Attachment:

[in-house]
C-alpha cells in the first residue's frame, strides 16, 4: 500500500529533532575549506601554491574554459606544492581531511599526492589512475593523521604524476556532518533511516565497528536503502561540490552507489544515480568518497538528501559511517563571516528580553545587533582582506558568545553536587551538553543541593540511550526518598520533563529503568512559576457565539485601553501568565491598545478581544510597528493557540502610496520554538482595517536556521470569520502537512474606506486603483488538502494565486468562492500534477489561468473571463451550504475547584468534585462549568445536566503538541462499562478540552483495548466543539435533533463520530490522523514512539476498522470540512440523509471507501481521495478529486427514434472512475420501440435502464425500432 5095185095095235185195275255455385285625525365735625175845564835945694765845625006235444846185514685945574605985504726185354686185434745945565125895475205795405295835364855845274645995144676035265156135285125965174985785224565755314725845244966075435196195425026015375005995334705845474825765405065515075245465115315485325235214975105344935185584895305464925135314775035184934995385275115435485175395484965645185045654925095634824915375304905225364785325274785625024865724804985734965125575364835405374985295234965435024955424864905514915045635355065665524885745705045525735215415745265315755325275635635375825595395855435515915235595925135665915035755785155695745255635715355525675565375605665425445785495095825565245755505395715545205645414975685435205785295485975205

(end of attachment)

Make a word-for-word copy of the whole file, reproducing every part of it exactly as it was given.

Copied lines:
[in-house]
C-alpha cells in the first residue's frame, strides 16, 4: 500500500529533532575549506601554491574554459606544492581531511599526492589512475593523521604524476556532518533511516565497528536503502561540490552507489544515480568518497538528501559511517563571516528580553545587533582582506558568545553536587551538553543541593540511550526518598520533563529503568512559576457565539485601553501568565491598545478581544510597528493557540502610496520554538482595517536556521470569520502537512474606506486603483488538502494565486468562492500534477489561468473571463451550504475547584468534585462549568445536566503538541462499562478540552483495548466543539435533533463520530490522523514512539476498522470540512440523509471507501481521495478529486427514434472512475420501440435502464425500432 5095185095095235185195275255455385285625525365735625175845564835945694765845625006235444846185514685945574605985504726185354686185434745945565125895475205795405295835364855845274645995144676035265156135285125965174985785224565755314725845244966075435196195425026015375005995334705845474825765405065515075245465115315485325235214975105344935185584895305464925135314775035184934995385275115435485175395484965645185045654925095634824915375304905225364785325274785625024865724804985734965125575364835405374985295234965435024955424864905514915045635355065665524885745705045525735215415745265315755325275635635375825595395855435515915235595925135665915035755785155695745255635715355525675565375605665425445785495095825565245755505395715545205645414975685435205785295485975205